The political action committee had about as a generic a name as you could get: "Spokane Citizens for Political Education."
It only lasted for a few months in 2014 and 2015. Three union organizations — the Washington State Council of County and City Employees, the City of Spokane Managerial & Professional Association, and the Spokane Firefighters Union PAC — donated the entirety of the PAC's $12,600 campaign coffers.
And $12,400 of that was spent hiring a polling firm, EMC Research
, to test a key question: How would City Council President Ben Stuckart fare if he ran against Mayor David Condon in the 2015 election?
While the favorable ratings of several other mayoral candidates, including City Councilwoman Candace Mumm and WSU Spokane Chancellor Lisa Brown, also were polled, the bulk of the questions were aimed at examining Stuckart and Condon. The phrase "Stuckart for Mayor" at the bottom of the PowerPoint presentation prepared by EMC leaves little doubt about the intentions behind the survey.
Now, the survey has re-emerged as the subject of an April 7 Public Disclosure Commission complaint by Glen Morgan, the same conservative activist
who filed the massive PDC complaint that resulted in the resignation of Spokane County Democrats executive director Jim CastroLang.
Spokane Citizens for Political Education was run by Nick CastroLang, Jim's son. Until contacted by the Inlander
two weeks ago, Nick had failed to report spending the $12,400 on the poll. He told the Inlander
he'd have to look into how the error occurred.
"I’m not really sure what happened once the bill was reported," he says. He moved to correct the error.
Today, Stuckart says he remembers that poll coming up in discussions about whether he should run for mayor.
"That was a consideration; we were looking at the data back then, that fall," Stuckart says.
"Other people did a poll, and brought it to me and said, 'Ben, we think you should run for mayor.' ... They said, 'Look at this data. You don't have as good of name recognition as you think you do.' That's what I took away from that poll."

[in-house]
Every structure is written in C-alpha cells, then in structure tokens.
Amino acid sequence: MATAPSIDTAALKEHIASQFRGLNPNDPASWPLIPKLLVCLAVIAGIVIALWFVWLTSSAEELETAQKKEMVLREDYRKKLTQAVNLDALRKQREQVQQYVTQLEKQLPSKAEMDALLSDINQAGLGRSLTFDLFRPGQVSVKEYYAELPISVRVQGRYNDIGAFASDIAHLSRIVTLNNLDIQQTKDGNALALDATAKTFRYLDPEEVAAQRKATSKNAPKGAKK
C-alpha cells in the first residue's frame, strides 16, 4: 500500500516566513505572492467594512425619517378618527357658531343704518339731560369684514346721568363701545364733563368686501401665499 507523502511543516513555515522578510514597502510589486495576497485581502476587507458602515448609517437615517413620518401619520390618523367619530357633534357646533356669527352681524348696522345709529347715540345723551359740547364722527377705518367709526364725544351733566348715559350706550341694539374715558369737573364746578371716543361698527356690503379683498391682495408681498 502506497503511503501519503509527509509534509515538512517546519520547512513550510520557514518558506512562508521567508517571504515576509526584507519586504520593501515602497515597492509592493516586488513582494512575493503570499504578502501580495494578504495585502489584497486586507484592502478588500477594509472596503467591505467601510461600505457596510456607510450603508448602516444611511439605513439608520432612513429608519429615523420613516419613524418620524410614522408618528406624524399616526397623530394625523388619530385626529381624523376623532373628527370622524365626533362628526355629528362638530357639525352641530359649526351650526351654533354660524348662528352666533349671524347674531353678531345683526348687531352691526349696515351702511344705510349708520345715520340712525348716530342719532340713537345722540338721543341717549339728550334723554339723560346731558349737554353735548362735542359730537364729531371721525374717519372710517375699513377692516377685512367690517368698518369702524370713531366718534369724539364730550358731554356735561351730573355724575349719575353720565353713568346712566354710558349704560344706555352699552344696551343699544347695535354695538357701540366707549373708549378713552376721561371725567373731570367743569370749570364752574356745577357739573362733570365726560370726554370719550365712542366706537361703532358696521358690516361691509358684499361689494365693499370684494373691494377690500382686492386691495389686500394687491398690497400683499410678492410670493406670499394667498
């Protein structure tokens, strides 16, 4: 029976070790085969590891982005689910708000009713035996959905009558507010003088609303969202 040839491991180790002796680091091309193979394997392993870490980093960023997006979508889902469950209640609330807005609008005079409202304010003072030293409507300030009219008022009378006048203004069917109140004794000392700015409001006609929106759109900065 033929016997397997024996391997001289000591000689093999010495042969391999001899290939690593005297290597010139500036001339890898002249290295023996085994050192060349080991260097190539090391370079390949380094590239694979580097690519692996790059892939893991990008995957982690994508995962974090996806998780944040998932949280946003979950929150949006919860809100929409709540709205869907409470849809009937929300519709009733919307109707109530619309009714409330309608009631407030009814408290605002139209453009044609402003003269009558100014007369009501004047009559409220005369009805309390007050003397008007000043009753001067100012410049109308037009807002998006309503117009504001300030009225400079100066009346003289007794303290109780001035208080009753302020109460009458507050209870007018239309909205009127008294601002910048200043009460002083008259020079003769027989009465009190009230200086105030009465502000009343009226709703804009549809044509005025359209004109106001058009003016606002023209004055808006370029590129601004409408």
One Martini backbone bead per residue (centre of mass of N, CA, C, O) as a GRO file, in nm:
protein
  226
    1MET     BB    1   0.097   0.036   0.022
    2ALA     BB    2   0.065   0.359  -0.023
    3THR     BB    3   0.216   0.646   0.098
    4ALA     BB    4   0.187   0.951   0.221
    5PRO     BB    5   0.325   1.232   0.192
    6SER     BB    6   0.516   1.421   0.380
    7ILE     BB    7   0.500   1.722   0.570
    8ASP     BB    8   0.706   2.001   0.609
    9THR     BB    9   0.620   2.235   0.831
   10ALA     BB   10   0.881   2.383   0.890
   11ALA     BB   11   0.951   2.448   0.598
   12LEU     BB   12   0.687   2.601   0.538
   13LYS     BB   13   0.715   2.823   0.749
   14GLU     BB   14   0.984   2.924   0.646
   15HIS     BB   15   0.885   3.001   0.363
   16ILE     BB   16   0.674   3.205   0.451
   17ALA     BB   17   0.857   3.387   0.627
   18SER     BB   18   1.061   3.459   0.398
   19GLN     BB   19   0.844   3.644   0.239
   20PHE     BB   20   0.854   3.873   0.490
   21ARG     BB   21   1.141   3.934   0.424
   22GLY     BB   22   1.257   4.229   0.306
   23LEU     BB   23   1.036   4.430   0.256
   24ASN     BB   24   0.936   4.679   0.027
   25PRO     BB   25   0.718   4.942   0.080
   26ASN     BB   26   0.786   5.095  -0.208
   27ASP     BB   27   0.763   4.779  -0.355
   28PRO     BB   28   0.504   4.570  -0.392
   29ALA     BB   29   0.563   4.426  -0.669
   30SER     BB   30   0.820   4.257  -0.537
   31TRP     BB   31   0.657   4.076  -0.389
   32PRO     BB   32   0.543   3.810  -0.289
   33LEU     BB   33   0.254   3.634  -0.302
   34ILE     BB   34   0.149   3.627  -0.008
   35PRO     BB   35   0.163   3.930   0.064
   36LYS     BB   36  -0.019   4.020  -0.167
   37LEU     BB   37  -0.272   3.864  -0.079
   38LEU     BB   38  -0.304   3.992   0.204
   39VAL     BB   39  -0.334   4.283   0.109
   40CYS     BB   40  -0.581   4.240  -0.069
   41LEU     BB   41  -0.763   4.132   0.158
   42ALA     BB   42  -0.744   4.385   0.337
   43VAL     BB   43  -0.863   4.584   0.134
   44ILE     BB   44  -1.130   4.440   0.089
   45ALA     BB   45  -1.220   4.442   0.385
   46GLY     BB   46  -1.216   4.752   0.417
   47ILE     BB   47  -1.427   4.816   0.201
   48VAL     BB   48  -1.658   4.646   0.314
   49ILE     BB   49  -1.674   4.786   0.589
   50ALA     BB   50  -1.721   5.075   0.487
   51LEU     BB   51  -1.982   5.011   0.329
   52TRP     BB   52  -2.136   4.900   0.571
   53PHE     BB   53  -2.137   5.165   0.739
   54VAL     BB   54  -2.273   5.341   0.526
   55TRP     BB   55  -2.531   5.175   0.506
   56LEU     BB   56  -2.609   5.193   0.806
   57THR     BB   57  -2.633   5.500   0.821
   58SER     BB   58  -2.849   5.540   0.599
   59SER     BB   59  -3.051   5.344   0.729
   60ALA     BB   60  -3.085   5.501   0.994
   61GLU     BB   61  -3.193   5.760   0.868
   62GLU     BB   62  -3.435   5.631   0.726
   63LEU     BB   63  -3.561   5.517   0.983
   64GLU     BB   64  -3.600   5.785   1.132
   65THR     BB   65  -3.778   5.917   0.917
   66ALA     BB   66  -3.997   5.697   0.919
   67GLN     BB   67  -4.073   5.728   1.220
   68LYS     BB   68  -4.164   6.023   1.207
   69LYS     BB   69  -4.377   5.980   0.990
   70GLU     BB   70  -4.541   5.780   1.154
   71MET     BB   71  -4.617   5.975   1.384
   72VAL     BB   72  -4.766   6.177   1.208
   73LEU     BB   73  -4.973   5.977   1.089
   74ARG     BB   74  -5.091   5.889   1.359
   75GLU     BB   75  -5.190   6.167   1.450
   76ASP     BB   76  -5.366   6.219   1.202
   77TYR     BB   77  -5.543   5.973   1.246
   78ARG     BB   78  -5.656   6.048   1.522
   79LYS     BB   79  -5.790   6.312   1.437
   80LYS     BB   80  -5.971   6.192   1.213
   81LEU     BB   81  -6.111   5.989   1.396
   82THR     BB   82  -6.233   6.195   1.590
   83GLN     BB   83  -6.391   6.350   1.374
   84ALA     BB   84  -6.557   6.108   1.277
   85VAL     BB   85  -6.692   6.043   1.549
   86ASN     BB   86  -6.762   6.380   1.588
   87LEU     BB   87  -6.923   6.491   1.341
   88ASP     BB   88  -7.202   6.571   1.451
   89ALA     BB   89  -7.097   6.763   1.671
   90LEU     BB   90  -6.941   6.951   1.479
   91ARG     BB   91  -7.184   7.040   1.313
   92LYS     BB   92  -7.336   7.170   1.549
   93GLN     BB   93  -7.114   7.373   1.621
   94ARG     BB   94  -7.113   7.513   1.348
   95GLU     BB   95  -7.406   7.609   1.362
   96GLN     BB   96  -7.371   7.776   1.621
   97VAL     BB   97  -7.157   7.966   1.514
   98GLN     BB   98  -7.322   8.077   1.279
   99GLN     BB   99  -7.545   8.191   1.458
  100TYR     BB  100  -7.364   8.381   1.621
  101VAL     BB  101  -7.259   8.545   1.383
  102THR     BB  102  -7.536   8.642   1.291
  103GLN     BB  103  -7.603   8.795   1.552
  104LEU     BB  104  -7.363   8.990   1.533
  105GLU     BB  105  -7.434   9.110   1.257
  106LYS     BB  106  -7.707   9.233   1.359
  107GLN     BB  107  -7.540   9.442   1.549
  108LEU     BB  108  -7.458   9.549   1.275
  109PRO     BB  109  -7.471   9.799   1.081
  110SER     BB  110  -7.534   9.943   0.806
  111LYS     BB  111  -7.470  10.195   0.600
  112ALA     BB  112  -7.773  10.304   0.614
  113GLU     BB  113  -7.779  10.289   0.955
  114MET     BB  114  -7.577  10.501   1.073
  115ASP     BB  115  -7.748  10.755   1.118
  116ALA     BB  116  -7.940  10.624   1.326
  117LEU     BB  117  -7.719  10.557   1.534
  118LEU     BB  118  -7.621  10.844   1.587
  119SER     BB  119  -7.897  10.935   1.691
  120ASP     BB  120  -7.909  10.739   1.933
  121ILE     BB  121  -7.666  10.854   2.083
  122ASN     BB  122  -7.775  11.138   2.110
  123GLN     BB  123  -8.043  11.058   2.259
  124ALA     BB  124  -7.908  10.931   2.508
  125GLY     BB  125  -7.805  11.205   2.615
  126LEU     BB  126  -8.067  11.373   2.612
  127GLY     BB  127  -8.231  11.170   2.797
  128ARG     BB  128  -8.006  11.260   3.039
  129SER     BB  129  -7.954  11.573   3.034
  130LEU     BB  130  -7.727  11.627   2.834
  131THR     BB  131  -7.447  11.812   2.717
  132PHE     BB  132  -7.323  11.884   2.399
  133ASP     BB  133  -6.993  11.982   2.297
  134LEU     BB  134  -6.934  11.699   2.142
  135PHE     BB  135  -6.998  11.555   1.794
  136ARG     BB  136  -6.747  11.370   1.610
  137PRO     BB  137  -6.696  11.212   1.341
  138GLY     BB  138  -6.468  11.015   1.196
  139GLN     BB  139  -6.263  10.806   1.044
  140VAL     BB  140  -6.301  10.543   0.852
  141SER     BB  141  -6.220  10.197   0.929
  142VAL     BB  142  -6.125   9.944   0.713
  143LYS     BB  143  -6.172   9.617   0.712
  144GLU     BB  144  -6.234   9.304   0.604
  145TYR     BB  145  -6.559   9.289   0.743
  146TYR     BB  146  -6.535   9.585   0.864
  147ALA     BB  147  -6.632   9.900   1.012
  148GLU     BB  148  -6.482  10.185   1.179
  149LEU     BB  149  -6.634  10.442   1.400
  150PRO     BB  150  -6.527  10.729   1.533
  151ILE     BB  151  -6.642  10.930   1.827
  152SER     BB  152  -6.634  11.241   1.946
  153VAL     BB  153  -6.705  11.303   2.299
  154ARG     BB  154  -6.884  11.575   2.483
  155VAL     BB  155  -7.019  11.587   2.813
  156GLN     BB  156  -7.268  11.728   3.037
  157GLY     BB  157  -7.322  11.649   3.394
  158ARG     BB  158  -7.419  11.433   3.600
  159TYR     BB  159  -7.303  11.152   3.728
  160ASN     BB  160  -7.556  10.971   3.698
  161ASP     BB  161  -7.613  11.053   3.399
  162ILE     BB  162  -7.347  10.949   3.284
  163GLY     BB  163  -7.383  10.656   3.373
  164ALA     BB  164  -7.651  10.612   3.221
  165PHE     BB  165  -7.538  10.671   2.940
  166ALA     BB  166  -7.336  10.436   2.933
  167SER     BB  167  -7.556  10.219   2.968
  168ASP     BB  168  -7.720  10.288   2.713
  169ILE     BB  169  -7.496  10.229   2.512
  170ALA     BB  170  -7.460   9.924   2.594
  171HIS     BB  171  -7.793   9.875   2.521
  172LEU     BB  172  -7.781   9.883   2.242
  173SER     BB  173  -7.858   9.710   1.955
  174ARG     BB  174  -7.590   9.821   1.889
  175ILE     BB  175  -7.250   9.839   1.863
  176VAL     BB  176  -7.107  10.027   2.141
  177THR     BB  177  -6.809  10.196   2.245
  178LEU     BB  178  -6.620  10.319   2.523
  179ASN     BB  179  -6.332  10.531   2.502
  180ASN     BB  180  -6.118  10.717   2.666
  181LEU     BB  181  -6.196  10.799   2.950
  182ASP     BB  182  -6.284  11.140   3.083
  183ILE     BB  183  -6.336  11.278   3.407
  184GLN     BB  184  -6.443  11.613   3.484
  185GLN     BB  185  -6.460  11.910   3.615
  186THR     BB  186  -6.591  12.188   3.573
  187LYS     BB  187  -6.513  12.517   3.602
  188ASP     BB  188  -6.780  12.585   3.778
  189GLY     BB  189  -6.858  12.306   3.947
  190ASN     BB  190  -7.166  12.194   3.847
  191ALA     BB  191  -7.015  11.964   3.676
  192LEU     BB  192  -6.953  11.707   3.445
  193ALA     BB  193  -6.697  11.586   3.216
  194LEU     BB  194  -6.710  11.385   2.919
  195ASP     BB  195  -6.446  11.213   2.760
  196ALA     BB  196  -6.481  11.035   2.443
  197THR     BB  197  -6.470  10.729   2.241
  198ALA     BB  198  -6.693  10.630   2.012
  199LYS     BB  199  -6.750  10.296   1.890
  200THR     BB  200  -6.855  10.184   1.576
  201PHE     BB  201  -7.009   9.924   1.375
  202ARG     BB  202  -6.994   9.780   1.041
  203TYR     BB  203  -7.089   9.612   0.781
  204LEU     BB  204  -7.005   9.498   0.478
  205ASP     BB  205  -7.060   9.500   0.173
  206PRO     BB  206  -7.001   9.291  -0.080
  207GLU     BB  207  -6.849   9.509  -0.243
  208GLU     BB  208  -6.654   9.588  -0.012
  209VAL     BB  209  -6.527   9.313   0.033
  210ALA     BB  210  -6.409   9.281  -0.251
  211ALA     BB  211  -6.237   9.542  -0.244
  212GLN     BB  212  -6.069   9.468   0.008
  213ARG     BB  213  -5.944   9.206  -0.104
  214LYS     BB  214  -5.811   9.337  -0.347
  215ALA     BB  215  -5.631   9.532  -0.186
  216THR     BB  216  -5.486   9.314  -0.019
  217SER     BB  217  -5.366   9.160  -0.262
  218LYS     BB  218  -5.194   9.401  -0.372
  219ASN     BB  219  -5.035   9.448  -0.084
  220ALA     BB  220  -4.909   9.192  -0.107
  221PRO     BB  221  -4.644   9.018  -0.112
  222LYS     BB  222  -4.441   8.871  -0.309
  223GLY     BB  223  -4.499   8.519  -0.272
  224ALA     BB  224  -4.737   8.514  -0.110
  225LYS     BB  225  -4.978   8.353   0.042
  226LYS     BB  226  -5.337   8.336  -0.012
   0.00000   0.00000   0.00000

The poll showed that had Stuckart run against Condon in 2015, he may have struggled initially. Condon started with 49 percent of respondents wanting to vote to re-elect him, a number that rose slightly to 50 percent when he was pitted head-to-head against Stuckart, with Stuckart getting only a mere third of the vote.
However, the pollsters believed Condon had vulnerabilities that Stuckart could hammer at through negative campaign ads, driving down Condon's popularity in order to push Stuckart over the top. The polling, of course, did not anticipate the police chief scandal that Condon would become embroiled in during the final weeks of the 2015 election.
Stuckart says the polling wasn't the key factor in his decision to not run for mayor.
"My ultimate decision point wasn't any polling or anything like that. It was my Dad," Stuckart says. "My dad was very ill."
At the time, he was focused on dealing with his father's illness and eventual death. He says his dad died two weeks after he'd made the decision not to run for mayor.
Yet Stuckart also says that his father suggested he was making a mistake.
"One of my last conversations I had with my dad, though, was, he was like, 'You should be running for mayor. You shouldn't be doing this because I'm sick.'"
Asked if he regretted not running for mayor, Stuckart ruminates upon that question for a moment.
"I don't know. Life is full of what-ifs. I just try to figure out what we're going to do next," Stuckart says. "I [recently] had a really good meeting with IBM, with the mayor in San Francisco... I told my wife it was the best couple of beers I've ever had with the mayor. I can't say that if I look back, I should've run for mayor. Things are going alright now inside the city."